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Forschungsdatenbank PMU-SQQUID

Newly regenerated axons via scaffolds promote sub-lesional reorganization and motor recovery with epidural electrical stimulation.
Siddiqui, AM; Islam, R; Cuellar, CA; Silvernail, JL; Knudsen, B; Curley, DE; Strickland, T; Manske, E; Suwan, PT; Latypov, T; Akhmetov, N; Zhang, SY; Summer, P; Nesbitt, JJ; Chen, BK; Grahn, PJ; Madigan, NN; Yaszemski, MJ; Windebank, AJ; Lavrov, IA
NPJ REGEN MED. 2021; 6(1): 66
Originalarbeiten (Zeitschrift)


Summer Priska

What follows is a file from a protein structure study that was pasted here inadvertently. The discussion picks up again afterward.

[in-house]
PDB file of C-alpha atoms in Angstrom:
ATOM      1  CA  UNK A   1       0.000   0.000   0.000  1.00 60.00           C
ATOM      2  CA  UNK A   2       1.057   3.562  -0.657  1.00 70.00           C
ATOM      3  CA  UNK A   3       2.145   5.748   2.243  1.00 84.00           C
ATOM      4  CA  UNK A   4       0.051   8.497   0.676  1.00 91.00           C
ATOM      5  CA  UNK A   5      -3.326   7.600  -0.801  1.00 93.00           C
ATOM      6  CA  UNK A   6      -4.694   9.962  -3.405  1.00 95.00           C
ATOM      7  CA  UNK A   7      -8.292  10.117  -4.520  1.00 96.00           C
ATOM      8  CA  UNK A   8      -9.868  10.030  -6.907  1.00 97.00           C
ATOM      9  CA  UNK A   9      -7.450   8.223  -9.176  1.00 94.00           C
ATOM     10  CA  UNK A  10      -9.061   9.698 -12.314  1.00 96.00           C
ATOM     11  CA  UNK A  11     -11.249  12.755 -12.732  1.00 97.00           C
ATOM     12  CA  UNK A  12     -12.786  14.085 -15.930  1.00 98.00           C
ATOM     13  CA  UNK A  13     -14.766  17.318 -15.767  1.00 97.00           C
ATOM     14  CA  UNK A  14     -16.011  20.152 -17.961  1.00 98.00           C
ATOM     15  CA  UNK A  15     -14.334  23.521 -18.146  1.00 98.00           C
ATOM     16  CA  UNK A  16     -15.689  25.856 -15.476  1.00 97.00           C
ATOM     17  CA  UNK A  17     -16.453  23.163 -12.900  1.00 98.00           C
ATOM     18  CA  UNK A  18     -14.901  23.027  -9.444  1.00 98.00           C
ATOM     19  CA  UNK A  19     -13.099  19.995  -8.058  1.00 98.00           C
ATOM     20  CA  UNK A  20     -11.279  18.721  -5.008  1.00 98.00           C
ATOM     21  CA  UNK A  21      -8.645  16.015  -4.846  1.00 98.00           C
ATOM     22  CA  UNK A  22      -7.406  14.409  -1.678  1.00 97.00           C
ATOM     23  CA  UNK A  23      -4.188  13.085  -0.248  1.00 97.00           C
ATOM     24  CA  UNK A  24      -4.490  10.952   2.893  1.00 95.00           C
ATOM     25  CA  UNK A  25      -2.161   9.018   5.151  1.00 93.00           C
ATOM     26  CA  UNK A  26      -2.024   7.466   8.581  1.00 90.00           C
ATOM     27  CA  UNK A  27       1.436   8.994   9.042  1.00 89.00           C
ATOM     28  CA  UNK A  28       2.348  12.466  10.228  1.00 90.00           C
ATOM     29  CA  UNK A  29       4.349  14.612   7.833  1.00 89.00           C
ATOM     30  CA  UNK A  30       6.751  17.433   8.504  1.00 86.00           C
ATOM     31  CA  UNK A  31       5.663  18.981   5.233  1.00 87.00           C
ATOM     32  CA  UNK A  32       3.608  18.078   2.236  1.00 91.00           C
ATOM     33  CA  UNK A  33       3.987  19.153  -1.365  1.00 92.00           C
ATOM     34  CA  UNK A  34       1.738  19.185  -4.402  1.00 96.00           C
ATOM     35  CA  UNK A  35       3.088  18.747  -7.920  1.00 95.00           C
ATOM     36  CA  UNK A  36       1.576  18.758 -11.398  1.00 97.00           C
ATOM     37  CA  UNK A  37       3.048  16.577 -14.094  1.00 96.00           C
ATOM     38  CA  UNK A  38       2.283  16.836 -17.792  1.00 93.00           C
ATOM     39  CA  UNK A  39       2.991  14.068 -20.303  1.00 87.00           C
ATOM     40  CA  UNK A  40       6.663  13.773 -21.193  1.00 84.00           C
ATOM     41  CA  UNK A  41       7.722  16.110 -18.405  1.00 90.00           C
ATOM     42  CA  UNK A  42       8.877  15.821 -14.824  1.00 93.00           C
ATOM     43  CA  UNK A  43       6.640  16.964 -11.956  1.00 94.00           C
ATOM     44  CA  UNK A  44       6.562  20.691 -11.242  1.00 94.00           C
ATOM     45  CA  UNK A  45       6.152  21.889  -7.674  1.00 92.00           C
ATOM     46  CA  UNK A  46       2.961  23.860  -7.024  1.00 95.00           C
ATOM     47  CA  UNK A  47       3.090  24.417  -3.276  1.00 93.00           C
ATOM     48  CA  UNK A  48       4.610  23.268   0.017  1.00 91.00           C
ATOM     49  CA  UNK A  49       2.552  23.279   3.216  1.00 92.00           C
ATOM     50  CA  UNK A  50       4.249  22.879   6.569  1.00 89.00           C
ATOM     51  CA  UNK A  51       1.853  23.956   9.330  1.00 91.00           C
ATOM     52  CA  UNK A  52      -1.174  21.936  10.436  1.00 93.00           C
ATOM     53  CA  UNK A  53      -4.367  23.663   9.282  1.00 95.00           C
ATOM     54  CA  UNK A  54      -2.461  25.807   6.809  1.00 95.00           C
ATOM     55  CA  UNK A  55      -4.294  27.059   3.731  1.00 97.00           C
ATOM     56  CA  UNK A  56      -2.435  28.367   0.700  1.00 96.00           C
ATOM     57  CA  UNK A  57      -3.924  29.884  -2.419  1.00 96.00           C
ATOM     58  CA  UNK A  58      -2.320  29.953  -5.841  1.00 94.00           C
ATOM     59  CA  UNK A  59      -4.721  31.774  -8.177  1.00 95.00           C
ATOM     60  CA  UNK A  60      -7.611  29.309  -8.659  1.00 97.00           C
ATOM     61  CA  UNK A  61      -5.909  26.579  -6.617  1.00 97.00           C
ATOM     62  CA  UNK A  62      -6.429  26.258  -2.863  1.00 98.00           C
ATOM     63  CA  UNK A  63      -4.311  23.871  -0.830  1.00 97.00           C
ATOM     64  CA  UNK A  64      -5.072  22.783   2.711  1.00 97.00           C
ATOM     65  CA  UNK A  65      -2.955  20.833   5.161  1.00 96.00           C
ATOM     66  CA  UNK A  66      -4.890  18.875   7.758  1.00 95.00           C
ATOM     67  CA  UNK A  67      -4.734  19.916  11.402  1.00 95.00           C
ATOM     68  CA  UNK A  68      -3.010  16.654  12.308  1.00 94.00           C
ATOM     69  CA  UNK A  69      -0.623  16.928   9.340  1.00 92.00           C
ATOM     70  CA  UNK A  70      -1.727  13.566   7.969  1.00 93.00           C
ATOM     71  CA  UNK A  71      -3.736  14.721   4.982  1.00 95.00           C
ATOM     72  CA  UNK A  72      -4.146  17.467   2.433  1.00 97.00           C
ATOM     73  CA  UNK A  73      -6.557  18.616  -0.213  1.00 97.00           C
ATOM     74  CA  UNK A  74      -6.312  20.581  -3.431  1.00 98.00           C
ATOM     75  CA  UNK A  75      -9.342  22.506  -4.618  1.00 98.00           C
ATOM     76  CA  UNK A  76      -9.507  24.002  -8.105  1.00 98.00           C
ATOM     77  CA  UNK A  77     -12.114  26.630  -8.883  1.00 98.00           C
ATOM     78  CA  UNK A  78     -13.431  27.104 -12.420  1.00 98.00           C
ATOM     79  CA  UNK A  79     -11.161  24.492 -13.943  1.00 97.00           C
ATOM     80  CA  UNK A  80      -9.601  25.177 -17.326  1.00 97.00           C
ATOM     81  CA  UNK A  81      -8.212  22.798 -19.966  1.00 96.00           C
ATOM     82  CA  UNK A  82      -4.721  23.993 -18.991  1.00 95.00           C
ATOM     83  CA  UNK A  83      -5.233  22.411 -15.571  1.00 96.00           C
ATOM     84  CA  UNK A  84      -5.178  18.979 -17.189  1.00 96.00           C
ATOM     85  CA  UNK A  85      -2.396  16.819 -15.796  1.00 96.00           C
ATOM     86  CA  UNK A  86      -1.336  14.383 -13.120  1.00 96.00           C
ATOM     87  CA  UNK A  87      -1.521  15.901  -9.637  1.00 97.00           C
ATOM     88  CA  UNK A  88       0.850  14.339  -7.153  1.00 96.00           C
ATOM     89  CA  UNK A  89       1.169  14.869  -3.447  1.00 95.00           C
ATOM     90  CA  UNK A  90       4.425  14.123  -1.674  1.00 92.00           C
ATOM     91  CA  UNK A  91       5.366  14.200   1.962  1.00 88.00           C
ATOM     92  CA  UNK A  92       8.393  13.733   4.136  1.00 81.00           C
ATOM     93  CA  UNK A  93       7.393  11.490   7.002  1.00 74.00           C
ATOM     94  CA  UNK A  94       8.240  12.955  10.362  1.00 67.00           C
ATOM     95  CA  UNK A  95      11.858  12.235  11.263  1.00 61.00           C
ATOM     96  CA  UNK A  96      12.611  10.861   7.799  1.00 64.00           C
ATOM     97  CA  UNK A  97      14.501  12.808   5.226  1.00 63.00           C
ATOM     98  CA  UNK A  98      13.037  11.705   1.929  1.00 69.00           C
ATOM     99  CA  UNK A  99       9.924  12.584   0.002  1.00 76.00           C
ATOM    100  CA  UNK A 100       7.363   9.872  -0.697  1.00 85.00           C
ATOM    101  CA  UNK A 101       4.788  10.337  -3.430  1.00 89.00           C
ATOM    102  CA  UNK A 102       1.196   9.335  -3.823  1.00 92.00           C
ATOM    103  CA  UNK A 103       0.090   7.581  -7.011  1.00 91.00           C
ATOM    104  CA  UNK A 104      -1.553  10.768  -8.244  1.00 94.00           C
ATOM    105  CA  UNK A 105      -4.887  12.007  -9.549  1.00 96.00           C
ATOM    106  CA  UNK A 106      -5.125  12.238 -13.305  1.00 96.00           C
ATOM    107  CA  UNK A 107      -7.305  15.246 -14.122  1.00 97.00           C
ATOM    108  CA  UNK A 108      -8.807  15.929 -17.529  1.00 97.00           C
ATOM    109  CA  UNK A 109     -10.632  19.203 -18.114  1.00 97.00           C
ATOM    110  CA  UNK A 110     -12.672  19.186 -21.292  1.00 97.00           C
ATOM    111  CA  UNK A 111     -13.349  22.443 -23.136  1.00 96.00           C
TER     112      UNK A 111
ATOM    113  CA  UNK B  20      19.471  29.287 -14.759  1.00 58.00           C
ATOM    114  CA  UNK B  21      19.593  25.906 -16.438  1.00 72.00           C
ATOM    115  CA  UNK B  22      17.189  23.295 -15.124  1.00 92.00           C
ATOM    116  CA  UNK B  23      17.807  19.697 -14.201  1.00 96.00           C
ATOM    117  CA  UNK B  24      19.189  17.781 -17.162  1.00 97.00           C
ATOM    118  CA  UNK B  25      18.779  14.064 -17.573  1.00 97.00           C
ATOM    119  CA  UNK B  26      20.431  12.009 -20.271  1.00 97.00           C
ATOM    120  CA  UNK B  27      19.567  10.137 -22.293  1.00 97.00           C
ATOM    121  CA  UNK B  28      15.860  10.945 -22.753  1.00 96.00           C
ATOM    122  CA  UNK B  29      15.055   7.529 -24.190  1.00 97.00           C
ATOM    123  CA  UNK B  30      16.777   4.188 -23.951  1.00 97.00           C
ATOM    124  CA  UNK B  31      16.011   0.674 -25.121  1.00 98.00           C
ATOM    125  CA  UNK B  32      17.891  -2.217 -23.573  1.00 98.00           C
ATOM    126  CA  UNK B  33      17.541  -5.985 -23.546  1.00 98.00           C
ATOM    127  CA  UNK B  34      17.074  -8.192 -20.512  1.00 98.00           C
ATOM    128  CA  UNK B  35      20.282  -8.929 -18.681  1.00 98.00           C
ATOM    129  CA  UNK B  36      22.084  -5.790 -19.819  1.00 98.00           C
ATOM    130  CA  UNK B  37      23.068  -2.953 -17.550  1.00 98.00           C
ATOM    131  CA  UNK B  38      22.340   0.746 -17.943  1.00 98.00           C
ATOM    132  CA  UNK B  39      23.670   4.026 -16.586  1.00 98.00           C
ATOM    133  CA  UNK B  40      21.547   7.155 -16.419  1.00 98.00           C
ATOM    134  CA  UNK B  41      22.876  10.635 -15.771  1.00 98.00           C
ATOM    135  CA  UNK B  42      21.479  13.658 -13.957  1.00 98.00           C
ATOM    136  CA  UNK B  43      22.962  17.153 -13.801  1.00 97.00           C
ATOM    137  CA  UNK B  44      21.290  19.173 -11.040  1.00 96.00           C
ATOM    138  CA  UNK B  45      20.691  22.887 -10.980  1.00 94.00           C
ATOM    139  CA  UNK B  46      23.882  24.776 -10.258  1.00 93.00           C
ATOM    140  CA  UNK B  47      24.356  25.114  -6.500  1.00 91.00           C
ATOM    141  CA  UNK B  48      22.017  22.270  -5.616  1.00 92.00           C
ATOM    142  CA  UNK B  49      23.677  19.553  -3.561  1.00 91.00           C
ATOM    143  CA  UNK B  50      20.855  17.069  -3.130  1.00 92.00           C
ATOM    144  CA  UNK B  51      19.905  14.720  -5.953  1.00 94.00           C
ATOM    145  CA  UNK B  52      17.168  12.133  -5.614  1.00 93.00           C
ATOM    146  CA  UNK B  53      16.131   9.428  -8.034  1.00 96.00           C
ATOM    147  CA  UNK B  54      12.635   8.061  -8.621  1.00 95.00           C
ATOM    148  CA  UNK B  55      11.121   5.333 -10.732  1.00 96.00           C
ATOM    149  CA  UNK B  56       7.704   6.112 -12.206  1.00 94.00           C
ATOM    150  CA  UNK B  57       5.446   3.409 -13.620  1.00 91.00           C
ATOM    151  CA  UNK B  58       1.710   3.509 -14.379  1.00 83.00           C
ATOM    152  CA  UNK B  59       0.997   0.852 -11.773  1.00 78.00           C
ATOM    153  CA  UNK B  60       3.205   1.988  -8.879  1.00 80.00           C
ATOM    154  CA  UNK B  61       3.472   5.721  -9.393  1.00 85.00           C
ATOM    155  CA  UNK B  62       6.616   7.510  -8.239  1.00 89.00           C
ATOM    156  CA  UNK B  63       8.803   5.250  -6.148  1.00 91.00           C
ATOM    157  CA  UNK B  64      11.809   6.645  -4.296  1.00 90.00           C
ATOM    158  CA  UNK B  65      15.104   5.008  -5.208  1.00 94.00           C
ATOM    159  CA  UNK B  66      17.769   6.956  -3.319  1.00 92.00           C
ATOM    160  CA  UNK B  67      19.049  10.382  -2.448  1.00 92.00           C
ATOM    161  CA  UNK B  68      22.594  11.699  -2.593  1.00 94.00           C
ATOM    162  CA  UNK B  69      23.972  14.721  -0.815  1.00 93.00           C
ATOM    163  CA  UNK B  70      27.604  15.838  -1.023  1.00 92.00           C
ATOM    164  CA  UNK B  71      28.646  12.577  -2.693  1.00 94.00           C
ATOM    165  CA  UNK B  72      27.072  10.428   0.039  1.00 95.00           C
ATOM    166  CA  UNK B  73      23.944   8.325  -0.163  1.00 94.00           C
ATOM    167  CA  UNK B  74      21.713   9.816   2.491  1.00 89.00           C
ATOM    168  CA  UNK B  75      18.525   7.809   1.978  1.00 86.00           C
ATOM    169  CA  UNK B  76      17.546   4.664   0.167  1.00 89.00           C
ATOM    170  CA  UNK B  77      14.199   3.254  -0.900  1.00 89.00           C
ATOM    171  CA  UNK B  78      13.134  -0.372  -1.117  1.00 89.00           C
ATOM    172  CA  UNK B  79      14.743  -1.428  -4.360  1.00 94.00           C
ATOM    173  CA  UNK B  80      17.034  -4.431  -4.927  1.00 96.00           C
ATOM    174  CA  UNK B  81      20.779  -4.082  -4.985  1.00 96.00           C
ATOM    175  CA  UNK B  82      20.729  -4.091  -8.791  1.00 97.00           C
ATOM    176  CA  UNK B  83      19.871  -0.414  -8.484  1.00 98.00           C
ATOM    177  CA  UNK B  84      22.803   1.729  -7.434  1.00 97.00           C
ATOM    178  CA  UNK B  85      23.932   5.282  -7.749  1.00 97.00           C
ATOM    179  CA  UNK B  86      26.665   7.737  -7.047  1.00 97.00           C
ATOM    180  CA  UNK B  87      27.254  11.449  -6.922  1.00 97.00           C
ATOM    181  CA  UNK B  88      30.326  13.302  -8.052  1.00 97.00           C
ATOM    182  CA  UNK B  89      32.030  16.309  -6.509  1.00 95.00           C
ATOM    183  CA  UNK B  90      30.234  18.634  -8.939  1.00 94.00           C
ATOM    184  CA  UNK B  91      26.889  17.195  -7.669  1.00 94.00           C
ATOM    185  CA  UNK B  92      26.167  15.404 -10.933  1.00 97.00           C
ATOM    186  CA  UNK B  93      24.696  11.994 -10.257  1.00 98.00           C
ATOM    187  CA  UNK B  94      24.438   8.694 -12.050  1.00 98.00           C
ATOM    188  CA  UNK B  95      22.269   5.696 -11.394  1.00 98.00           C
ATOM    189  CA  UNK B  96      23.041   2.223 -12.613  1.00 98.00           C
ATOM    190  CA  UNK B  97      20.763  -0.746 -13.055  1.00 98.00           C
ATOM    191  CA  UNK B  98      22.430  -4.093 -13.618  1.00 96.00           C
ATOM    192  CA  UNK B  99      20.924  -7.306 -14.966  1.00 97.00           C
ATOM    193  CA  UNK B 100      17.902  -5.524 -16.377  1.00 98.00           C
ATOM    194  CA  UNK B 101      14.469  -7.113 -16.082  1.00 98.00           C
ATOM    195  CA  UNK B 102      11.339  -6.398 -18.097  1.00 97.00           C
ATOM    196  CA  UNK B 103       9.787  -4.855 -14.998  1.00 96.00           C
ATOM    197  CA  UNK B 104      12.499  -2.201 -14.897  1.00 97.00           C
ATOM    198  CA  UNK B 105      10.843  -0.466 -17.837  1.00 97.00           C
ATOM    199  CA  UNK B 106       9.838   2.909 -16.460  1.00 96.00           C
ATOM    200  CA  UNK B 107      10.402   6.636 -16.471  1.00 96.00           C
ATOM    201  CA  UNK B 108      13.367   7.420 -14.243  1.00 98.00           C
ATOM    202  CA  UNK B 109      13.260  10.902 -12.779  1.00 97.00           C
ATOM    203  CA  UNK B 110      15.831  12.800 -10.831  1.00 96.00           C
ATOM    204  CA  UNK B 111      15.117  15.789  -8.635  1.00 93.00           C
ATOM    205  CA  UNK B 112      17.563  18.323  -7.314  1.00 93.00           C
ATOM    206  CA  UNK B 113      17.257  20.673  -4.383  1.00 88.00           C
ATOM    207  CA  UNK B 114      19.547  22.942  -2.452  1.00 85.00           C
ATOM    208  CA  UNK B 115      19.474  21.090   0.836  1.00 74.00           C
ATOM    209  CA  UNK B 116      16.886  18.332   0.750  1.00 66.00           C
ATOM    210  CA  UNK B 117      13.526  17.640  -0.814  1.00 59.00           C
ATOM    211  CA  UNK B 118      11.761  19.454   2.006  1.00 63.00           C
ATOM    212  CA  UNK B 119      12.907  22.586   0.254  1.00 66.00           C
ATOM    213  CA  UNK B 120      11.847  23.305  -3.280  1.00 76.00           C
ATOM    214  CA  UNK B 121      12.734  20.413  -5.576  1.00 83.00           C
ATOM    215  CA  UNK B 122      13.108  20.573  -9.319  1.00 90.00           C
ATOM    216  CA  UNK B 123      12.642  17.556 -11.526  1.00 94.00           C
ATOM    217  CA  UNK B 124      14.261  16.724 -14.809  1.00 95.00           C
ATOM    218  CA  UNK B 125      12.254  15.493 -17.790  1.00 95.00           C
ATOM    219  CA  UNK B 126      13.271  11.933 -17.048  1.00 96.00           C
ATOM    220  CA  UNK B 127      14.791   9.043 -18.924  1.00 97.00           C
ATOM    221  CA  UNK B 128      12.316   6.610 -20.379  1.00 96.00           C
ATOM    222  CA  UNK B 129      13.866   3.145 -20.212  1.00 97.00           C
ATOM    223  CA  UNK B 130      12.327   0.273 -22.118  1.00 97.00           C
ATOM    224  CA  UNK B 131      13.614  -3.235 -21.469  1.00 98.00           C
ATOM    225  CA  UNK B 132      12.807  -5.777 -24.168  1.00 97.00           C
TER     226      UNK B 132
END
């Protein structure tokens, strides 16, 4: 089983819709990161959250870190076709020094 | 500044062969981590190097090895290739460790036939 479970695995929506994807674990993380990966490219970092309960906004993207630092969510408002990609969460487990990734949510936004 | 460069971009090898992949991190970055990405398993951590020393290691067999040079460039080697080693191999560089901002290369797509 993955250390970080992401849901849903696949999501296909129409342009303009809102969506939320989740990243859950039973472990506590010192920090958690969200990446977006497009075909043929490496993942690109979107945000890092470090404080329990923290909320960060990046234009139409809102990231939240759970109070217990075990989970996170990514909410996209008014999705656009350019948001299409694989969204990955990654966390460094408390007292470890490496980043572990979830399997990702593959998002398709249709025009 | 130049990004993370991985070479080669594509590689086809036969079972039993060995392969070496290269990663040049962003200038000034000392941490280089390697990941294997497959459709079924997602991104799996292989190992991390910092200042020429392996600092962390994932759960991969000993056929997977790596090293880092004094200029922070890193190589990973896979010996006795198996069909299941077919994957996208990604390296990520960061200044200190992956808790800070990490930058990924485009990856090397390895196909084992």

Here, we report the effect of newly regenerated axons via scaffolds on reorganization of spinal circuitry and restoration of motor functions with epidural electrical stimulation (EES). Motor recovery was evaluated for 7 weeks after spinal transection and following implantation with scaffolds seeded with neurotrophin producing Schwann cell and with rapamycin microspheres. Combined treatment with scaffolds and EES-enabled stepping led to functional improvement compared to groups with scaffold or EES, although, the number of axons across scaffolds was not different between groups. Re-transection through the scaffold at week 6 reduced EES-enabled stepping, still demonstrating better performance compared to the other groups. Greater synaptic reorganization in the presence of regenerated axons was found in group with combined therapy. These findings suggest that newly regenerated axons through cell-containing scaffolds with EES-enabled motor training reorganize the sub-lesional circuitry improving motor recovery, demonstrating that neuroregenerative and neuromodulatory therapies cumulatively enhancing motor function after complete SCI.